Word of the day: gravitas. VNV Nation’s new full-length album Transnational brought this word to mind again, an adjective commonly assigned to dour ..." /> VNV Nation - Transnational | Grave Concerns Ezine
Monday, 26th June 2017. 4:47:52am ET
Reviews CD Reviews (EBM, Electro, Electronica) VNV Nation - Transnational

Artist: VNV Nation

CD title: Transnational

Label: Virtual Label

Release Date: November 19th, 2013

Genre: EBM, Industrial

vnvtrans thumb

Buy: VNV Nation-Transnational

 

Word of the day: gravitas.

VNV Nation’s new full-length album Transnational brought this word to mind again, an adjective commonly assigned to dour and serious-faced news reporters from the scene of disaster or scandal.

Given that VNV Nation has been a fixture in the electronic music scene for over twenty years, it’s hardly surprising when they come in with a little deliberate bombast; but VNV Nation has done it with appropriate aplomb. Most assuredly aware of their status in the history and development of the dark electronic music scene, VNV Nation would be justified in treating Transnational as a sort of closing argument to the thesis of their discography.

“Generator” opens the disc, greeting the listener with a lengthy, simple electronic track sans vocals. The pacing is slow and deliberate, and upon first listen you expect it to break into a complete song at every eight count. It carries nicely on its own, although it’s more of a tease than a complete musical expression in its own right.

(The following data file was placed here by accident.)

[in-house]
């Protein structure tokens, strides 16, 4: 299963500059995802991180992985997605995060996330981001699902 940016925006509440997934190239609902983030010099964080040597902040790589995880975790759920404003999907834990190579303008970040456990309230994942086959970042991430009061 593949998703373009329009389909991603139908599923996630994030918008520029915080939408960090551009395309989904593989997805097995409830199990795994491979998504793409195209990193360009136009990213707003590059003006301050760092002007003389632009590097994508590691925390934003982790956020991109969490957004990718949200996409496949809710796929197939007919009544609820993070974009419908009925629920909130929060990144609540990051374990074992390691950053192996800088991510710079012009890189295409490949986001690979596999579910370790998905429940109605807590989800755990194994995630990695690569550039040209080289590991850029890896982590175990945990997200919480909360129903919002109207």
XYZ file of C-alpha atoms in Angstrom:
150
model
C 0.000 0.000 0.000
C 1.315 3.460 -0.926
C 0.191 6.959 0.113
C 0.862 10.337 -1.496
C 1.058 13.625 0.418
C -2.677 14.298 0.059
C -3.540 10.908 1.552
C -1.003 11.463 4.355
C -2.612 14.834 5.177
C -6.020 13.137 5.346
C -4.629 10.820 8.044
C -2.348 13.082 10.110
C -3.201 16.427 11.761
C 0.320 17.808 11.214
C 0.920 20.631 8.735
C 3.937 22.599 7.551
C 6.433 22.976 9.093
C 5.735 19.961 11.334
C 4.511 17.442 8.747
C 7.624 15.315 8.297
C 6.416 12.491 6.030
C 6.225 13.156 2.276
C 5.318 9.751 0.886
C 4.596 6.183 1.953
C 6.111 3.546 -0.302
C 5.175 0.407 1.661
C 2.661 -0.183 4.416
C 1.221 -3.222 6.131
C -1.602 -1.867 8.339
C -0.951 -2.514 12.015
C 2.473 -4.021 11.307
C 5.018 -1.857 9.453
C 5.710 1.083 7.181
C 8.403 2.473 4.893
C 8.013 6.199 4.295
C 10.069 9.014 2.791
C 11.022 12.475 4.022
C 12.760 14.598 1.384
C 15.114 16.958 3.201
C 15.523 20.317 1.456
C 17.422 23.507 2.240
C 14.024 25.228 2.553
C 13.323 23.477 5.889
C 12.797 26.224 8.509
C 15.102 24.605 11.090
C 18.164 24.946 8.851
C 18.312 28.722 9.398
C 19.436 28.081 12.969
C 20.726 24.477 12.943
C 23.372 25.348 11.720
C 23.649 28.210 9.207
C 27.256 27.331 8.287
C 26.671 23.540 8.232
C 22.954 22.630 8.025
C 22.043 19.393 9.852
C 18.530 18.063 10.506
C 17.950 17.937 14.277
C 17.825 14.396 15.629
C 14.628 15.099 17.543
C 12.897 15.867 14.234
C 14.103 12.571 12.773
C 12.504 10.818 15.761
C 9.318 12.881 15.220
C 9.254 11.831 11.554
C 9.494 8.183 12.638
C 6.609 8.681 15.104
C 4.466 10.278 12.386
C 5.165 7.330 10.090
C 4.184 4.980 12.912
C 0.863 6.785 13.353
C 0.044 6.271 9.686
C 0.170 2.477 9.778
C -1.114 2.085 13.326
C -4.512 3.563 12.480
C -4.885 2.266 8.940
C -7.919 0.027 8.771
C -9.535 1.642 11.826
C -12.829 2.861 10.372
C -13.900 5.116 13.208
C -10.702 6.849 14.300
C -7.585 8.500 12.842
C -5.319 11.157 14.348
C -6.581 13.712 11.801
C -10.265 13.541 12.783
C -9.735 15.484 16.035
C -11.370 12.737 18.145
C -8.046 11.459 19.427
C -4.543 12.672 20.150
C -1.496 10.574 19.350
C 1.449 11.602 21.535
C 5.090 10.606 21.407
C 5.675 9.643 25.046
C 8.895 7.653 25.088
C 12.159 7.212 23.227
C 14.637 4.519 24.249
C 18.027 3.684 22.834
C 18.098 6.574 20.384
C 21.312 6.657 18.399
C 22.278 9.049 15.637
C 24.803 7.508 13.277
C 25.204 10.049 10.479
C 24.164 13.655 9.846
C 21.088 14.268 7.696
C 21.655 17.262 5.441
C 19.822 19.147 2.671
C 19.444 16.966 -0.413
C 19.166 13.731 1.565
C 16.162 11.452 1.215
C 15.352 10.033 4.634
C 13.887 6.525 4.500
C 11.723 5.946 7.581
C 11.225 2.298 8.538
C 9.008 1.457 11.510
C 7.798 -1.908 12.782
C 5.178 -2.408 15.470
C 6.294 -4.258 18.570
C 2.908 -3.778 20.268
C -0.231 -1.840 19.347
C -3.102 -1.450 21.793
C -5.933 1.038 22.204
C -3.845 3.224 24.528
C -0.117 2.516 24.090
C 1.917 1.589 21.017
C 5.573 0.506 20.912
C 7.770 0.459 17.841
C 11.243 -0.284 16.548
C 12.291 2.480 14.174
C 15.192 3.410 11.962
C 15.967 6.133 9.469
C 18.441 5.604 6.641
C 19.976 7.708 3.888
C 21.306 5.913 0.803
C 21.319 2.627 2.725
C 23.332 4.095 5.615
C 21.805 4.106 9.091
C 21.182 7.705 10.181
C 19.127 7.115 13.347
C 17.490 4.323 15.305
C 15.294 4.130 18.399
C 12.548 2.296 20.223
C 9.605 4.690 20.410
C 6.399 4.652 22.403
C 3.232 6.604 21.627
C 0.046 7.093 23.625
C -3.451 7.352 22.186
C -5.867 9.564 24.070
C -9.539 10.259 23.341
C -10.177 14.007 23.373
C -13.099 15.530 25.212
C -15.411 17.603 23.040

As it is, however, it serves as an apt lead-in that leads weight to “Everything”. The two songs seem merged into one nearly ten-minute electronic excursion; and the results are delightful. The rhythm and fills are flawlessly placed, and Ronan Harris’ vocals are sublime and earnest. This is one of the most skillfully constructed songs on the album, and it deserves first billing as it sets the mood for the disc perfectly. VNV Nation is here, so pay attention.

“Primary” is a little less exciting at first, failing to catch as strongly early on as “Everything”, but the chorus grabs your attention back. I get the feeling that I should probably like this song better than I do, because there’s lots of good about it; the keys that lead into the bridge at 1:10 are expertly crafted and timed, and serve as a strong rhythm without overwhelming the sound texture. The isolated kickdrum between the chorus and the second verse keeps the song danceable. I’m not sure why I couldn’t hook to this song, but your mileage will probably vary.